|Publication number||US6611813 B1|
|Application number||US 09/488,047|
|Publication date||Aug 26, 2003|
|Filing date||Jan 20, 2000|
|Priority date||Jan 20, 2000|
|Publication number||09488047, 488047, US 6611813 B1, US 6611813B1, US-B1-6611813, US6611813 B1, US6611813B1|
|Inventors||Timothy Robert Bratton|
|Export Citation||BiBTeX, EndNote, RefMan|
|Patent Citations (19), Non-Patent Citations (3), Referenced by (73), Classifications (12), Legal Events (9)|
|External Links: USPTO, USPTO Assignment, Espacenet|
This invention relates to digital audio and video playback, and more particularly to methods and apparatus that provide management of playlists for royalty bearing and non-royalty bearing viewable items and ensure compliance with the performance complement requirements.
For convenient reference a “selection” will refer to an audio and/or video recording herein. Listening to and/or visually watching a selection is referred to collectively as “viewing” the selection. Copyright coverage of a viewable selection often requires payment of a royalty, or of a royalty-equivalent, when the selection is viewed more than a threshold number of times. A royalty-equivalent may be “paid” by viewing one or more commercial messages or advertisements at a time contemporaneous with viewing of the selection.
The Digital Millennium Copyright Act of 1998 (“Millennium Act”) imposes additional requirements on a user who views, or offers viewing of, a sequence of two or more selections associated with a given recording, artist, artist group or anthology. One motivation for imposition of these additional requirements is to ensure that a given selection or artist does not become “shopworn” by reason of being viewed too often. The Millennium Act requirements are fairly complex and involve more than merely counting the number of times a particular selection is viewed in a commercial context.
What is needed is a system and associated method that facilitates compliance with the Millennium Act and facilitates viewing of royalty bearing and non-royalty bearing selections according to earlier provisions of copyright law. Preferably, the system should be flexible enough to allow quantitative and qualitative changes that reflect foreseeable changes in the applicable copyright law and should allow automation of a procedure for compliance with applicable copyright law.
These needs are met by the invention, which provides a system whereby a viewer or other consumer of audio and/or video selections (“user”) manages one or more “playlists”, defined as a menu of one or more program items, such as music selections, news stories, literary audio works and video works, that are viewable by the user. A connection is established between the user and a data network, such as the Internet, in which the user uses a computer equipped with a modem to interact with a network server to obtain program items and associated information.
Certain items in the viewer's playlist cannot be viewed more than a threshold number of times without violating certain performance requirements. The system provides a timer to control viewing and to ensure that a given item or related group of items is not viewed too often. One or more advertisements or other commercial messages is inserted in the program selections at selected times, or the viewer can choose commercial-free operation of the playback system.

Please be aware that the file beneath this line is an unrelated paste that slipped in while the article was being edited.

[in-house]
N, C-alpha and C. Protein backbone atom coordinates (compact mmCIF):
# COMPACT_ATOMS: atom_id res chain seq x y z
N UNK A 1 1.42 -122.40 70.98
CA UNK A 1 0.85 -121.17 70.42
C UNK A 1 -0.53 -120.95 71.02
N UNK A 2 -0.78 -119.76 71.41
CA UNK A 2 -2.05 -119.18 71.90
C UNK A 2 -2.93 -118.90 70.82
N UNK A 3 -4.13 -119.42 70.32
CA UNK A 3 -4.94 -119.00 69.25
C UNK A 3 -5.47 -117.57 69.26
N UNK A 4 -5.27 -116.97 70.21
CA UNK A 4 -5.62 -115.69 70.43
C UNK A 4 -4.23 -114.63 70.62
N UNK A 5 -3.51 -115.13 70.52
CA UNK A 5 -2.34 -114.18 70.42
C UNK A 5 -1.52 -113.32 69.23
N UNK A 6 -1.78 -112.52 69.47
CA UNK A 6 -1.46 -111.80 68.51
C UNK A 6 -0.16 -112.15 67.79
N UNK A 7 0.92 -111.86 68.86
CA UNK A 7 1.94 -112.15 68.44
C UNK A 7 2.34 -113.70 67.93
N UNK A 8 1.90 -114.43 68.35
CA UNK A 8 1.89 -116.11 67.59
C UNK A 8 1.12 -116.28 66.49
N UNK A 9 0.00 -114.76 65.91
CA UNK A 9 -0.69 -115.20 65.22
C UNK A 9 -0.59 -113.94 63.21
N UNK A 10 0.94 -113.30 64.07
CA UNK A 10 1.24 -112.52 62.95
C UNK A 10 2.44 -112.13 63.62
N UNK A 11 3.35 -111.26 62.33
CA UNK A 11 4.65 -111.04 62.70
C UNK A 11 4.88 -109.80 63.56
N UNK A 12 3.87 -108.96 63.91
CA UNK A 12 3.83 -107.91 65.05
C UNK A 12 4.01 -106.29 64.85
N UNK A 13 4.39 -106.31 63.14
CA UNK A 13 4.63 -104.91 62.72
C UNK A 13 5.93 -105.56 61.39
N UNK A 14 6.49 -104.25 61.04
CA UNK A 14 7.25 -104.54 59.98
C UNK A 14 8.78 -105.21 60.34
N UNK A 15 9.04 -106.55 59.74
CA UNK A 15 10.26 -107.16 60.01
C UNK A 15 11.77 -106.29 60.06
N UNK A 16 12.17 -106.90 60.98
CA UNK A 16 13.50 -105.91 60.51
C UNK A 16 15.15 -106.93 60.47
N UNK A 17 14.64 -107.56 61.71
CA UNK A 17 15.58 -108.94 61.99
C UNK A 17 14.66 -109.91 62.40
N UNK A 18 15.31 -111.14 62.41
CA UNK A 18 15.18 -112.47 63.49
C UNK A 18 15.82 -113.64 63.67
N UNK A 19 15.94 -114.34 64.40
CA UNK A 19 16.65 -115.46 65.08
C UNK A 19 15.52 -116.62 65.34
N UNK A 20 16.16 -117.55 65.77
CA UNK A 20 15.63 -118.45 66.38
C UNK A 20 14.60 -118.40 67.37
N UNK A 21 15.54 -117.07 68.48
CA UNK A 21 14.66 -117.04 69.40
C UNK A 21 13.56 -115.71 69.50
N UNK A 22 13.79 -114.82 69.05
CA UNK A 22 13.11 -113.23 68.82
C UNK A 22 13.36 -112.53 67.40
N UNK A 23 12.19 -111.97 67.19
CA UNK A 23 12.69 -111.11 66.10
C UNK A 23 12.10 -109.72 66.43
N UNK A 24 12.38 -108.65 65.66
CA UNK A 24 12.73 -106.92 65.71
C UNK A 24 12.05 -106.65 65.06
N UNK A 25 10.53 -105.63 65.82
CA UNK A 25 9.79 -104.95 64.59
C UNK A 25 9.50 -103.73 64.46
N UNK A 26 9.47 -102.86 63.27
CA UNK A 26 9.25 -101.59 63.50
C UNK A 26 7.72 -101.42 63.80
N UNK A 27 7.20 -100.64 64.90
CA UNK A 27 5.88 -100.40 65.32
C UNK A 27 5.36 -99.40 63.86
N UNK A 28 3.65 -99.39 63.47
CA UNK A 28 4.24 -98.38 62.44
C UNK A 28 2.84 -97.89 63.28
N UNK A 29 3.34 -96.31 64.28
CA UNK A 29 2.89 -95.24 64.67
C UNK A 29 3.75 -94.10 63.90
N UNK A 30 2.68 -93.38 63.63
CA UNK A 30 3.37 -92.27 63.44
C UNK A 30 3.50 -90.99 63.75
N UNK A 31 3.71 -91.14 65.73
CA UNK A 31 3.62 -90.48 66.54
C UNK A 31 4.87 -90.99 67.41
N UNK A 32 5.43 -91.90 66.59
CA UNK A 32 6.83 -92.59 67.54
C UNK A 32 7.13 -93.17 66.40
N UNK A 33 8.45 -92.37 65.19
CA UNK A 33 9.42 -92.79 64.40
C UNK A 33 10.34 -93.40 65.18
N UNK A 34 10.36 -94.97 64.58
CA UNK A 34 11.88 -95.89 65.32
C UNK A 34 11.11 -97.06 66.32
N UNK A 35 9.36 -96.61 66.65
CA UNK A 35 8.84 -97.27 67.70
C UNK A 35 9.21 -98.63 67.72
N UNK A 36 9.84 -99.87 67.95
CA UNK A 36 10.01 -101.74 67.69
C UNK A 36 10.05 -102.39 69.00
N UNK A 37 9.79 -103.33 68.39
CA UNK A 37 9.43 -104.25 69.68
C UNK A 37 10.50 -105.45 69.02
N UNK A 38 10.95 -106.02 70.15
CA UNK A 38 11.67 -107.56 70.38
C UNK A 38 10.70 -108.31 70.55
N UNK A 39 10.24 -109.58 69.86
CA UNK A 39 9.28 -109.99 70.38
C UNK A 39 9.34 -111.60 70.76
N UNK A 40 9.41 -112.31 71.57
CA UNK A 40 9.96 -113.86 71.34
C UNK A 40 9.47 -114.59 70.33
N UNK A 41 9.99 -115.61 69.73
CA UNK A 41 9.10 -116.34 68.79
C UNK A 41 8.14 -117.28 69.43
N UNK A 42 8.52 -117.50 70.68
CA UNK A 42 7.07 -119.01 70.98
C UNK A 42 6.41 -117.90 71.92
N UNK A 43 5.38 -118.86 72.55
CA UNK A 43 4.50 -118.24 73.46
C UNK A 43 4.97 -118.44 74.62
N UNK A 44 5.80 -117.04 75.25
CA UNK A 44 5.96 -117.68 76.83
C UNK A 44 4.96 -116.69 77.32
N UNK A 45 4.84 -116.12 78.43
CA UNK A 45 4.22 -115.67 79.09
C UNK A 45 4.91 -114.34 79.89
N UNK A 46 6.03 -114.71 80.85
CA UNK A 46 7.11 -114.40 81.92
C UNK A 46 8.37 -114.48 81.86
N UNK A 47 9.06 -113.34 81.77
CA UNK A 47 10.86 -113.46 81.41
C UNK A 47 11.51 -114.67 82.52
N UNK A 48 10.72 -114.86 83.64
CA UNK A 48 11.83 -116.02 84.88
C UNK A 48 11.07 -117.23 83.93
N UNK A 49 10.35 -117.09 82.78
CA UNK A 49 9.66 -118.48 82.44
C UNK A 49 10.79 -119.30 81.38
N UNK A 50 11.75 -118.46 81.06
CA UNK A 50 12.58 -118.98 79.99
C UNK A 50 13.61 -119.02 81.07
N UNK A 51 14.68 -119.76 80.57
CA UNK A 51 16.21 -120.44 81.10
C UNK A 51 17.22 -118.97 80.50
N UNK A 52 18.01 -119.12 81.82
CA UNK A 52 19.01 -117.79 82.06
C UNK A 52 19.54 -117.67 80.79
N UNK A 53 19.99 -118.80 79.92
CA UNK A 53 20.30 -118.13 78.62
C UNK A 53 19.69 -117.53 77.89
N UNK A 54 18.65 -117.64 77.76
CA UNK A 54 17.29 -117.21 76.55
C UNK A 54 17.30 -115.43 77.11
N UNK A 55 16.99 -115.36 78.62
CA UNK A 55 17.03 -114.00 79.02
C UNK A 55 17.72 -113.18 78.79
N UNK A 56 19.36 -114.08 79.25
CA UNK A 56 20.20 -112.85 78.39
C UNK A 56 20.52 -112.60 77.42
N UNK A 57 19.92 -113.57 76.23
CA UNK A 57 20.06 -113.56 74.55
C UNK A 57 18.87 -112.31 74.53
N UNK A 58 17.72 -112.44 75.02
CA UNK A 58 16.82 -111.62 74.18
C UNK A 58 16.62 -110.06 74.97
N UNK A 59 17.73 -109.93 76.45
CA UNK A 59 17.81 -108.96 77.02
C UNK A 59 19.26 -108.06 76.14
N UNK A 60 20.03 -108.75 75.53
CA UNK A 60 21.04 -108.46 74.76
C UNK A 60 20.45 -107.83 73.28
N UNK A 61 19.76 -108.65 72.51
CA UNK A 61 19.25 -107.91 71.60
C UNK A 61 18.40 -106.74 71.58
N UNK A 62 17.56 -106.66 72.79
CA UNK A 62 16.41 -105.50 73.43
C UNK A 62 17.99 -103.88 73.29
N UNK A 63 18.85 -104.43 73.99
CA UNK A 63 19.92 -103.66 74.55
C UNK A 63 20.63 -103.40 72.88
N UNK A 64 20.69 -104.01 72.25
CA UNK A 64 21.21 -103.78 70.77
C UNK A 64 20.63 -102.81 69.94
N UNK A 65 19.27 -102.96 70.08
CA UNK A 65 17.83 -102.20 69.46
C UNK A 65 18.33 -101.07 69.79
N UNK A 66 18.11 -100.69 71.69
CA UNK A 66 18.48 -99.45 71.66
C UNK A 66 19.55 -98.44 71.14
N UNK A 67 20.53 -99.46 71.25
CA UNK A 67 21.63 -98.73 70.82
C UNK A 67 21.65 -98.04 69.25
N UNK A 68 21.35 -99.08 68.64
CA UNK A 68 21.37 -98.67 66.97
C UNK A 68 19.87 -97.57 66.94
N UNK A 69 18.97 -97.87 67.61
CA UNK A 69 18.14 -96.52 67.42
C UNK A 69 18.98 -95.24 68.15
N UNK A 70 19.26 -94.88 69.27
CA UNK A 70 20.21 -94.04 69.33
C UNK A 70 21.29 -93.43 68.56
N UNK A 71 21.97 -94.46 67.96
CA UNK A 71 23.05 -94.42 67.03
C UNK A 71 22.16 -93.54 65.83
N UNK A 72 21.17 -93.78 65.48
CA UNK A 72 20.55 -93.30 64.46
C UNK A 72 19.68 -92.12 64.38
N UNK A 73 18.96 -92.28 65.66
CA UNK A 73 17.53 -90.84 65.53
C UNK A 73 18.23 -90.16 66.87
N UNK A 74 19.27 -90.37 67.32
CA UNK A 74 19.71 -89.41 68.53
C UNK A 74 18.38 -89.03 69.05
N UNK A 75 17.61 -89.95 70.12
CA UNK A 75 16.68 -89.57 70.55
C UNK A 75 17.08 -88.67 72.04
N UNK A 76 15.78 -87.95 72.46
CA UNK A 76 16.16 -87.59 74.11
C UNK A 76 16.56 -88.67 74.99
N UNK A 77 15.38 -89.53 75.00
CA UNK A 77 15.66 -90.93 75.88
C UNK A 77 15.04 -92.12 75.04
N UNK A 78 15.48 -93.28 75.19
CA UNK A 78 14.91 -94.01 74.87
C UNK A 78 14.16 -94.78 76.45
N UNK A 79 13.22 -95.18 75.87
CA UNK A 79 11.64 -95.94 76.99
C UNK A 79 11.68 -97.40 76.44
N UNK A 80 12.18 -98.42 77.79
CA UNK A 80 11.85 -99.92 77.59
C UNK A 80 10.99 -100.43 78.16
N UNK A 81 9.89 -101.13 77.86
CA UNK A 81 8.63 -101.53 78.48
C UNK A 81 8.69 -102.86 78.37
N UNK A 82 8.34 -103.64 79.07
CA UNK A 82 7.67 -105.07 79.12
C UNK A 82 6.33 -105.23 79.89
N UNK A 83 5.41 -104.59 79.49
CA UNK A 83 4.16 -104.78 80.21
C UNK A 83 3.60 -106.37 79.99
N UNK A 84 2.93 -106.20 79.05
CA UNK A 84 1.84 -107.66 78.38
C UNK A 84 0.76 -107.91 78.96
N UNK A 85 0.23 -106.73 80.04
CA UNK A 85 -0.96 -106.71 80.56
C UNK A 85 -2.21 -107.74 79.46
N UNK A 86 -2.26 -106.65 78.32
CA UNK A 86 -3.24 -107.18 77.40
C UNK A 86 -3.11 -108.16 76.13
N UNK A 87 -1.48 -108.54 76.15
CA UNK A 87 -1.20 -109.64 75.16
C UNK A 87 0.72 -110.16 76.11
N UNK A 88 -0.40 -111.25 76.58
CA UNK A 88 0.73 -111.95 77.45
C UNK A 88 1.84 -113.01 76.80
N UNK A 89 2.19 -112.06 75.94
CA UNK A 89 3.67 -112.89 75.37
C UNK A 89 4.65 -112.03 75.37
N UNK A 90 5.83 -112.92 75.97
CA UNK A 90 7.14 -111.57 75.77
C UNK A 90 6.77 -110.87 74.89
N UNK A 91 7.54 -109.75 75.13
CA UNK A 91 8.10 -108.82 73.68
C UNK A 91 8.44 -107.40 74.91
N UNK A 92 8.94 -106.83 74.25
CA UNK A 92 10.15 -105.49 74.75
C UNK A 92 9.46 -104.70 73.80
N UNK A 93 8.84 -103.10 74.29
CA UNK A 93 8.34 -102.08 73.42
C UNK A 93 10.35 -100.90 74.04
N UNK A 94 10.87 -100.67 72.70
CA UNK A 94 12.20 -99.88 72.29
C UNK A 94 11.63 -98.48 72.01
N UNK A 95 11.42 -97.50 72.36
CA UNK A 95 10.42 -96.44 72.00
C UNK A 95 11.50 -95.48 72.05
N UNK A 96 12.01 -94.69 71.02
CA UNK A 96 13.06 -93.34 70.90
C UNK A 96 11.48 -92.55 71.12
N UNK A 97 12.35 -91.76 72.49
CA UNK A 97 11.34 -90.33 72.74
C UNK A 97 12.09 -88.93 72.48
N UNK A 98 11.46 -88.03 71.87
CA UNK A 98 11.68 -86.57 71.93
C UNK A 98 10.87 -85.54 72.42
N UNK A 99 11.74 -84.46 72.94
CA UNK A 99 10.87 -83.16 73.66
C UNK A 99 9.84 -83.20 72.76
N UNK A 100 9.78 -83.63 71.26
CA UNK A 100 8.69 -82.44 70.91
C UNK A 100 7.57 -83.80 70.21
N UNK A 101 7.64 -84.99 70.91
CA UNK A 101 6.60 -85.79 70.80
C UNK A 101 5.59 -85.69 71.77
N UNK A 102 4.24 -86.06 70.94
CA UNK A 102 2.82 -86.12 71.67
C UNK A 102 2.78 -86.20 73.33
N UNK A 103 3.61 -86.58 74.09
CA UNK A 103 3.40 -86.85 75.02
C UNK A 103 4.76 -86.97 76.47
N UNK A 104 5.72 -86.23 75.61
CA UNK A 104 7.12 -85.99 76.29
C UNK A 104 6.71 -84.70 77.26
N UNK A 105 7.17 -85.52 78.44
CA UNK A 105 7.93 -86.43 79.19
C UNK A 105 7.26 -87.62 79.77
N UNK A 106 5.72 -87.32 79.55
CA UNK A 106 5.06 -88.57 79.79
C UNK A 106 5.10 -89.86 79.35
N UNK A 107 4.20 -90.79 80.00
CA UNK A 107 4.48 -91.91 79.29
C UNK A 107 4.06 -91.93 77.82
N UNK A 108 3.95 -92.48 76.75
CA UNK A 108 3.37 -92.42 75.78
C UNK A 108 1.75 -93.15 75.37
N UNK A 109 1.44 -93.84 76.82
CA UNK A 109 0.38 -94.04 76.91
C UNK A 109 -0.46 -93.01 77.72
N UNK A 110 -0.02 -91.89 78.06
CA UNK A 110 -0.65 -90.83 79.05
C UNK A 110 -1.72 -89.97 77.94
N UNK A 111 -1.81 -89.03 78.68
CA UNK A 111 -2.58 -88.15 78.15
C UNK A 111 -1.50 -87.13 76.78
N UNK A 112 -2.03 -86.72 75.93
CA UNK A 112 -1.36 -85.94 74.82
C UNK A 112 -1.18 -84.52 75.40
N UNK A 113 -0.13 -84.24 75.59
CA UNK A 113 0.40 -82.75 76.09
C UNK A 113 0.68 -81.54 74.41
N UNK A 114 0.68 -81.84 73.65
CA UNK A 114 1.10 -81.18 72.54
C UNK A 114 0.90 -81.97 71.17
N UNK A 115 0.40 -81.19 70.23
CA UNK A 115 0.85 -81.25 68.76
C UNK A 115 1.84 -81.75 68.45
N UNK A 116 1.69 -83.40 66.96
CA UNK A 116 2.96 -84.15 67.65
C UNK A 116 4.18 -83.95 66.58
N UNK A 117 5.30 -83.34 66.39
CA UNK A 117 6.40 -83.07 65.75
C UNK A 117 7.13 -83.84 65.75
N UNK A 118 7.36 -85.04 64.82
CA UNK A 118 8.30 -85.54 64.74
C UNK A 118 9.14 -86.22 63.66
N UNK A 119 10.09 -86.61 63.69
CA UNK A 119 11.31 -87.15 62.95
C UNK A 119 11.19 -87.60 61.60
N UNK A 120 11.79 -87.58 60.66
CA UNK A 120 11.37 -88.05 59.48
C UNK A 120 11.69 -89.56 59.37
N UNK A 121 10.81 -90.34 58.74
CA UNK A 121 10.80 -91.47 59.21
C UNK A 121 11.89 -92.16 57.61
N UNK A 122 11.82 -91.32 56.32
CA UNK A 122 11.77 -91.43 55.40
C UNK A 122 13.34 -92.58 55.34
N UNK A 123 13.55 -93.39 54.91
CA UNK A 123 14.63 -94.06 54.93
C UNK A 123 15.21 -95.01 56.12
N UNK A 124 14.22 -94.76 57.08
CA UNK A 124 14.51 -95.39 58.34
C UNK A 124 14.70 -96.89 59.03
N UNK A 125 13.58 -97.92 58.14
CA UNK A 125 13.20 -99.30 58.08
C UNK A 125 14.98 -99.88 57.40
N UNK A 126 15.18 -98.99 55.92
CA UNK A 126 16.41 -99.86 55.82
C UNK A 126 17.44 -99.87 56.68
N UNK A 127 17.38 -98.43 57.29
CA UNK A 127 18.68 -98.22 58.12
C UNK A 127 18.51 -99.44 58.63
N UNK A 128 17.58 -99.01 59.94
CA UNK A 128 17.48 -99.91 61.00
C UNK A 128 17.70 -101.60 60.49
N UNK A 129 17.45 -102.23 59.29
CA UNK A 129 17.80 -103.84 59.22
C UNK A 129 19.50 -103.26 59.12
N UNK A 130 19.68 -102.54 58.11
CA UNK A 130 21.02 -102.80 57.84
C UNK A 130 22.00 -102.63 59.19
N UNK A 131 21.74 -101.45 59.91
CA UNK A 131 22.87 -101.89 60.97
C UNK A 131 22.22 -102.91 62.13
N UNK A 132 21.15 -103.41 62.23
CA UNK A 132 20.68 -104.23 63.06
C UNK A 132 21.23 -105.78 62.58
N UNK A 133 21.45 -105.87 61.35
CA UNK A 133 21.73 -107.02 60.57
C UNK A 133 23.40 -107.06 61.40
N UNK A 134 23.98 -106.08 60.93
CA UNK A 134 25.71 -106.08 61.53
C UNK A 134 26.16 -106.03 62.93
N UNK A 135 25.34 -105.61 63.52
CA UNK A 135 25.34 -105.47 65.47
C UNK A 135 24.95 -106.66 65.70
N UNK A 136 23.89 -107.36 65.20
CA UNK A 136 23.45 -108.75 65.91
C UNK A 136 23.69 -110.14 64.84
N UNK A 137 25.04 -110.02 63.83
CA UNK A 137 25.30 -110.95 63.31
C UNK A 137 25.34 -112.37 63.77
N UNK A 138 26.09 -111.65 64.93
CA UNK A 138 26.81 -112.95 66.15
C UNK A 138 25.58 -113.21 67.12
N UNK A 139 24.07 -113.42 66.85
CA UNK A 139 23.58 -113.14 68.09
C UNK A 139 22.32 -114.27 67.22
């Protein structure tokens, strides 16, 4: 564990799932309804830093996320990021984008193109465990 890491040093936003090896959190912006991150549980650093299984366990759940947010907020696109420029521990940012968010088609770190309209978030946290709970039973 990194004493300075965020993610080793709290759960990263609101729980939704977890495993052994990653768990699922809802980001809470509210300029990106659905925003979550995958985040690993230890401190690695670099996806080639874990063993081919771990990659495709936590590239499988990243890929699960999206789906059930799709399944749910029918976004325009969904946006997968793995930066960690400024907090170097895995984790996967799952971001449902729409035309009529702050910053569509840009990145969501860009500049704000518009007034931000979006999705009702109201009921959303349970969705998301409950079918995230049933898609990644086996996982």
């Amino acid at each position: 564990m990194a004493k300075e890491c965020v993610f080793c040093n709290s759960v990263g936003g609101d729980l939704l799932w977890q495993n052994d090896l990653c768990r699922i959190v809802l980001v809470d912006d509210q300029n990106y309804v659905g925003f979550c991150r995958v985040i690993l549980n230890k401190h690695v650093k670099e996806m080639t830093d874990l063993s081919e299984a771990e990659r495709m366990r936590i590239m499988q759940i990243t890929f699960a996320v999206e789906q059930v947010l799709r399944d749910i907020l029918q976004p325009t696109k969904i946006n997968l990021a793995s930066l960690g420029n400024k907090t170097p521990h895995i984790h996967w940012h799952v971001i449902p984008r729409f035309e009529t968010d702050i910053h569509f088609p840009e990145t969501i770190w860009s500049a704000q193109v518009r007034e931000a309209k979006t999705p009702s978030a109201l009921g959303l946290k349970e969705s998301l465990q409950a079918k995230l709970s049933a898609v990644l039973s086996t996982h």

The system allows some freedom on the part of the viewer but ensures that copyrights of the program material are not violated. The system distinguishes between a royalty bearing (“RB”) program item, on which copyright requirements are imposed, and non-royalty bearing (“NRB”) program items, on which time or viewing constraints are not normally imposed, and monitors viewing time for the RB items. By tracking each RB item viewed, the viewer will usually qualify for a reduced royalty rate. Typically, cumulative royalties paid to a licensing company, such as the American Society of Composers and Publishers (ASCAP) or Broadcast Music Institution (BMI) are higher if a blanket license is issued and the licensee is not required to account for each viewing of a performance. Herein, a “viewing” refers to a performance of part or all of an audio work or video work. The system will also track which songs or other selections a user views, how often each selection is viewed, and at what times and dates each selection is viewed.
One or more advertisements may be displayed in association with a playlist, and an ad may be given preference at certain times or dates, or because of the payment or payment-equivalent associated with viewing of the ad. One or more ads are displayed when a selected payment threshold is reached. Because some selections may accrue royalties at a higher rate than other selections, the system determines how often, and in what order, a sequence of advertisements is displayed in order to cover the royalties payable by reason of the user's viewing one or more selections.
This approach creates a content warehouse where a user can store an entire library of viewable selections. The user may have purchased a license to view some of these selections; viewing of other selections may require one or more royalty payments; and other selections may be viewable without charge. The user may choose to view commercial-supported selections (interspersed with advertisements) and/or may choose to view certain selections commercial-free. Commercial-free viewing is available (1) by limiting selections to those for which the user has purchased a license or which are designated as NRB by the publisher or copyright holder or (2) by making payment or payment-equivalent for the selections viewed. Then system also implements a sequence of tests, for each selection viewed, that ensure compliance with the performance complement provisions of the Millennium Act.